“It’s [an agenda] being set by those who have raced through the ostensibly luxurious, only to find that it’s actually time that brings real pleasure,” says Alice Daunt, founder of ultra-exclusive private travel designer Daunt Travel. “Time is what allows you to revel in a destination.”
Daunt has made her name in great part by dispatching high-profile clients to the far corners of the world for exotic once-in-a-lifetime holidays, celebrations and adventures. But when I ask her what excites her these days, she waxes rhapsodic about cycling the empty backroads of Transylvania for an entire week, traversing miles of open countryside carpeted in wildflowers and sleeping in 18th-century Saxon homesteads. Or navigating the trails of northern Greece, Armenia or Georgia on foot, in the company of a former British general who’ll narrate the history and conflicts that have played out across the surrounding landscapes.
“Going to fewer places, spending more time in each one. That’s key,” says Christopher Wilmot-Sitwell, co-owner and director of Cazenove+Loyd, which creates specialist itineraries with an emphasis on culture and conservation. “And it’s what’s happening – our clients want it.”
Many years before “slow” anything crept into the common parlance, Wilmot-Sitwell and his business partner Henrietta Loyd were championing the long walking safaris pioneered by top guides in Zambia. “Internal flights are eliminated; most of the camps are super-light on the ground; you see and hear Africa in ways you don’t from a vehicle.” It’s a model that’s now expanding to new parts of the continent, and beyond. “A top Zimbabwe guide we work with has moved to northern Ethiopia and adapted a unique walking circuit there.”
There are knock-on slow benefits to this particular model, he notes. “It’s a very sustainable outfit in a part of a country where very few people are doing what he does. That will encourage new operators to work the same way, which can help keep the region stable. People will spend longer there, so they connect to the place at a deeper level. And it’s a model with no heavy infrastructure.”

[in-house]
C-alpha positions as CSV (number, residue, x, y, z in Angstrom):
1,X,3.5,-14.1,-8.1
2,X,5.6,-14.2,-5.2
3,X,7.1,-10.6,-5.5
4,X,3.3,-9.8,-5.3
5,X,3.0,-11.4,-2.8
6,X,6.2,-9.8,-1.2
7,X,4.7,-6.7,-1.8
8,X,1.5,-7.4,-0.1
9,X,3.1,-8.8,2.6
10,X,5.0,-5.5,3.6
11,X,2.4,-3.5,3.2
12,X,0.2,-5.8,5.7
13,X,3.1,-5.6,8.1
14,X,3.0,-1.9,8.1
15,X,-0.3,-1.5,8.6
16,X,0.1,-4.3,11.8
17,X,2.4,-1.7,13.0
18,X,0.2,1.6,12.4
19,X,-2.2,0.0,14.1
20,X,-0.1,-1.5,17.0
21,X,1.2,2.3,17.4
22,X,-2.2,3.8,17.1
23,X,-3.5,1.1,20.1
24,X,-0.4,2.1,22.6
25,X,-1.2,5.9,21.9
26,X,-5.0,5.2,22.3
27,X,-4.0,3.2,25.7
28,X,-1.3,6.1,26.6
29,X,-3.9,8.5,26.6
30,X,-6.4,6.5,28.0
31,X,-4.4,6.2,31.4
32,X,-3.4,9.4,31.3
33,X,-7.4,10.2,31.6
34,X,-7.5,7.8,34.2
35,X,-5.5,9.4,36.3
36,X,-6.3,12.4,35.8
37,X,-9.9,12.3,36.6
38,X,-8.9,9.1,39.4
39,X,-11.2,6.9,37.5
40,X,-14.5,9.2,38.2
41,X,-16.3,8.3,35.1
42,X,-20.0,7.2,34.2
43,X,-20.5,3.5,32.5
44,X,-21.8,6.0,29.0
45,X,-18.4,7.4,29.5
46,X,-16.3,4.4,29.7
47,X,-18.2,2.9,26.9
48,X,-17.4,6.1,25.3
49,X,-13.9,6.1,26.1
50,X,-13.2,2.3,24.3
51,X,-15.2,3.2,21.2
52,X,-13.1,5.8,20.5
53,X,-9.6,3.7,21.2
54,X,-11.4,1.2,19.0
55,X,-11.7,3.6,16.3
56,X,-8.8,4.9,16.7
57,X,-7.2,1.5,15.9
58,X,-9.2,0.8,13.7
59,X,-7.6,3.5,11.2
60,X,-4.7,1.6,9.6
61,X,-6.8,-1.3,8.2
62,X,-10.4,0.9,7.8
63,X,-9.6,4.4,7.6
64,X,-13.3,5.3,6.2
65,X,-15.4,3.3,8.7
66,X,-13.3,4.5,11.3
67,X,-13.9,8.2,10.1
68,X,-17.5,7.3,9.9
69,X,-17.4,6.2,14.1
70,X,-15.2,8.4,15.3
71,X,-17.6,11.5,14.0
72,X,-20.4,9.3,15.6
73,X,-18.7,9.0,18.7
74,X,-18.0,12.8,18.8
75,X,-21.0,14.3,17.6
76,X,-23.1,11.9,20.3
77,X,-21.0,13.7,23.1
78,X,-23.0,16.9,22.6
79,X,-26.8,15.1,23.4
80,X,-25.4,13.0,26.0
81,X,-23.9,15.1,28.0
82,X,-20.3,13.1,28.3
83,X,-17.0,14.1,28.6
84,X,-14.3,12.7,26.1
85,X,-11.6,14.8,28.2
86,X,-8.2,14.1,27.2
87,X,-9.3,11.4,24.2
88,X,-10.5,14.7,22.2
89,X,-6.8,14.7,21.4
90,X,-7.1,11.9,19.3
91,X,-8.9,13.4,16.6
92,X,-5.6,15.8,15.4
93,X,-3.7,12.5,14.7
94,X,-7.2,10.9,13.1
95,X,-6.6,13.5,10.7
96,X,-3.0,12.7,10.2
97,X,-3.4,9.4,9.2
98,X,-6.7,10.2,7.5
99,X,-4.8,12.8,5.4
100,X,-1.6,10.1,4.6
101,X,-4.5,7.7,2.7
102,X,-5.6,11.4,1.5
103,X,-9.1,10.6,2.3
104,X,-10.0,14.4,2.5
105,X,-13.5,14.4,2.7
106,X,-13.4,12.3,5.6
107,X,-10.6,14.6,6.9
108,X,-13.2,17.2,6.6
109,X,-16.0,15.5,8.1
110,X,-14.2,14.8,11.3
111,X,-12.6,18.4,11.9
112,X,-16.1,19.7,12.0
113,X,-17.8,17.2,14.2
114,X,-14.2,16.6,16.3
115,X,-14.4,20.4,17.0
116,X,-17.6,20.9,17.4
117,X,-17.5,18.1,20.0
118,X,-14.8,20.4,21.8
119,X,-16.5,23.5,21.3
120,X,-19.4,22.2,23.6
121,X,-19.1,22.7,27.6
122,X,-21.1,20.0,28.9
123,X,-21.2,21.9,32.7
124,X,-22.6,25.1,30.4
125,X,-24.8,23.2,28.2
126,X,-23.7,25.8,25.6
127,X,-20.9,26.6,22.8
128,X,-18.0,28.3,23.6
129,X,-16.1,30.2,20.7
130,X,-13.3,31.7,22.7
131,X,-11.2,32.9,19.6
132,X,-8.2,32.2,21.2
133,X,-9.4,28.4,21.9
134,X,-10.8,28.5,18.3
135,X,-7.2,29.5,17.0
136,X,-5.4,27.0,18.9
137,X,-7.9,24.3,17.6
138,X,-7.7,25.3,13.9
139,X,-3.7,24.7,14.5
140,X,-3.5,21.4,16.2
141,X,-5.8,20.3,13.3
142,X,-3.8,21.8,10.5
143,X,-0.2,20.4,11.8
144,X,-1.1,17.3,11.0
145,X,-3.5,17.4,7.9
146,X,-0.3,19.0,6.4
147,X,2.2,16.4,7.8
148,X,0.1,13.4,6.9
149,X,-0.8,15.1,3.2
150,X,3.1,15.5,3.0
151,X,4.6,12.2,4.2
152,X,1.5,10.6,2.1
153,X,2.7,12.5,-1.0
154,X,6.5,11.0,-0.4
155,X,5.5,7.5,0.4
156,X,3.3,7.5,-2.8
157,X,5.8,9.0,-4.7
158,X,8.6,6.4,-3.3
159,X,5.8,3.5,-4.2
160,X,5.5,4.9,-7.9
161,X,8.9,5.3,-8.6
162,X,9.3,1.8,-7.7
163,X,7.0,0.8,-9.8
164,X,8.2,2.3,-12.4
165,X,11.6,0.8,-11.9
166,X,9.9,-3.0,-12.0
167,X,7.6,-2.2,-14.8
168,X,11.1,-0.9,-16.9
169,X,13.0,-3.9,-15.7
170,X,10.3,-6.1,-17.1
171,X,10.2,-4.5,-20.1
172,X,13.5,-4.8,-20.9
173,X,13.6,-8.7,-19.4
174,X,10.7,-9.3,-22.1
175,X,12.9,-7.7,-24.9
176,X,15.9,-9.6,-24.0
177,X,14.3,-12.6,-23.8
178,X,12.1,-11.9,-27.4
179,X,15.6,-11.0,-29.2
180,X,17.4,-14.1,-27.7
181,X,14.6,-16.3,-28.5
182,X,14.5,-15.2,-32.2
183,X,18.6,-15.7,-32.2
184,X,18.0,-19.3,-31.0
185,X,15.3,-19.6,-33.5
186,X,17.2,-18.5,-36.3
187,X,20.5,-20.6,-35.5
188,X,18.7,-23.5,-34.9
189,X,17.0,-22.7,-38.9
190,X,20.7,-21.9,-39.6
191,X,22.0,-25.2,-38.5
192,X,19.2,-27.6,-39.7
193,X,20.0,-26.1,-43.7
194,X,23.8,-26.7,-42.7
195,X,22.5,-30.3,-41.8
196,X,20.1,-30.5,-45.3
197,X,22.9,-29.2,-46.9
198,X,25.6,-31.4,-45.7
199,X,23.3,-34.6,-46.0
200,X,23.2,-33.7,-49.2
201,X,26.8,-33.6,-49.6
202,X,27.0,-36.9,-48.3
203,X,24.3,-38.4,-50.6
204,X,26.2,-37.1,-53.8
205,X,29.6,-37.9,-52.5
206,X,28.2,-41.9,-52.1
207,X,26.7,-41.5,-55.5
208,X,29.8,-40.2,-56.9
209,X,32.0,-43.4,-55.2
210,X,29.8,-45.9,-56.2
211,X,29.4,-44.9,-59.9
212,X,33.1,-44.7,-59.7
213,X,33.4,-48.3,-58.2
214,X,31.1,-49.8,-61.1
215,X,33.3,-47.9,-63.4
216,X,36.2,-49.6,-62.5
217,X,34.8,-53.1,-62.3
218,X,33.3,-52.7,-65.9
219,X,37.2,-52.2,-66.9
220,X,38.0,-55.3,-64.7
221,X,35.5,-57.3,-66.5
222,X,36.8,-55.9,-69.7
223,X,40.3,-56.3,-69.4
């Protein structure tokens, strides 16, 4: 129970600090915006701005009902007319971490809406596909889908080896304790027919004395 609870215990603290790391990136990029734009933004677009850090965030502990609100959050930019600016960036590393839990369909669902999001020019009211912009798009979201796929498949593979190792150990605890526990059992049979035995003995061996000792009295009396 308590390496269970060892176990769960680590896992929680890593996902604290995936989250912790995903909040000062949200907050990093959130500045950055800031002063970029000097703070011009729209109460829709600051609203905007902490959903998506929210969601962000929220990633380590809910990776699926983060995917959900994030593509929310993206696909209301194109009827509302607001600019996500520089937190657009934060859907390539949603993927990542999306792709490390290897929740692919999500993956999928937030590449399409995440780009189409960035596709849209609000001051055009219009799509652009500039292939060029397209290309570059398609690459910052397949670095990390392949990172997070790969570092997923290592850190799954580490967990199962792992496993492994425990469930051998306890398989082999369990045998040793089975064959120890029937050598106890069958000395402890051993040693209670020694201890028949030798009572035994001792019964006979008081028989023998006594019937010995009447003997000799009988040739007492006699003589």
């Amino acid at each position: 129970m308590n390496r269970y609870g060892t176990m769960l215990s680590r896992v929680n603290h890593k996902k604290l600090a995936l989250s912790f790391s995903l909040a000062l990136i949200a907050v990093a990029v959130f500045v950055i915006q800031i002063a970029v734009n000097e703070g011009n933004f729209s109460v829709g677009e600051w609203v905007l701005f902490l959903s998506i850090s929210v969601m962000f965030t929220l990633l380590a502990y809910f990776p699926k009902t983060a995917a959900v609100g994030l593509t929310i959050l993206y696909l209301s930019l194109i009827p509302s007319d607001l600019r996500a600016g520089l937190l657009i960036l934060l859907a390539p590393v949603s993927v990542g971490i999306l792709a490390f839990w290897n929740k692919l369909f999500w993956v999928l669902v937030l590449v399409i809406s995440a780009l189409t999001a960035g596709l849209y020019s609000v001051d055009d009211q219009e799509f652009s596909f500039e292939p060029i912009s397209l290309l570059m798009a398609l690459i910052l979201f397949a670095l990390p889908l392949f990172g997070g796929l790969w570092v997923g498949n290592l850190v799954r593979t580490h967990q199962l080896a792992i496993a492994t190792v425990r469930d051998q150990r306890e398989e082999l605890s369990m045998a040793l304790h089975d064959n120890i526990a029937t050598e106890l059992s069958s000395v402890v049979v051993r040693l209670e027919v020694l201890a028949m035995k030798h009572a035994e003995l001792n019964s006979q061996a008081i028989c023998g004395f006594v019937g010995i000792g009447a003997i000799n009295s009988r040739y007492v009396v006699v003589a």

Brazil is a less obvious place for a long, slow walk – but both Daunt and Wilmot-Sitwell cite the imminent debut of an intriguing new circuit at Ibitipoca, the private reserve in Minas Gerais state owned by Renato Machado, as one to watch. Machado’s land abuts a national park, creating an unbroken corridor of protected native Atlantic forest. Historically guests have stayed at Fazenda do Engenho, a beautiful single-storey farmstead, but Machado is rehabilitating a handful of abandoned houses and villages across his more than 12,000 acres. Guests will explore them by journeying on foot from house to house, for several days. Each evening they’ll arrive to honest, charming accommodations, wholesome food, soft beds – and, in the villages, regenerated local communities, which they’re supporting by being there.
Similar shifts are happening in Europe as well. Witness the renewed appreciation for its wild lands, from the ancient old-growth forests of Romania to Andalucía, where a clutch of rural hotels is leveraging the countryside to soul-enriching effect while simultaneously protecting it. At Hacienda de San Rafael, not far from Jerez de la Frontera, owner Anthony Reid periodically partners with British fishing/birding guide and naturalist Oliver Rampley to host small private groups. Guests track elusive lynx on foot for days at a time in the surrounding natural-park network; phones are confiscated so everyone calibrates to the rhythms of the day, staying out from sunrise to sunset, learning how changes in the diurnal cycle – light level, thermal updrafts, temperature shifts – drive animal behaviour. About 70km away, in the oak forests of the Serranía de Ronda mountains, is Finca La Donaira, a model of sustainable farming. La Donaira is famous for its purebred Lusitanos, which guests can ride across its 1,750 protected, private acres, stopping to be educated in the permaculture techniques and natural beekeeping practised by the owners.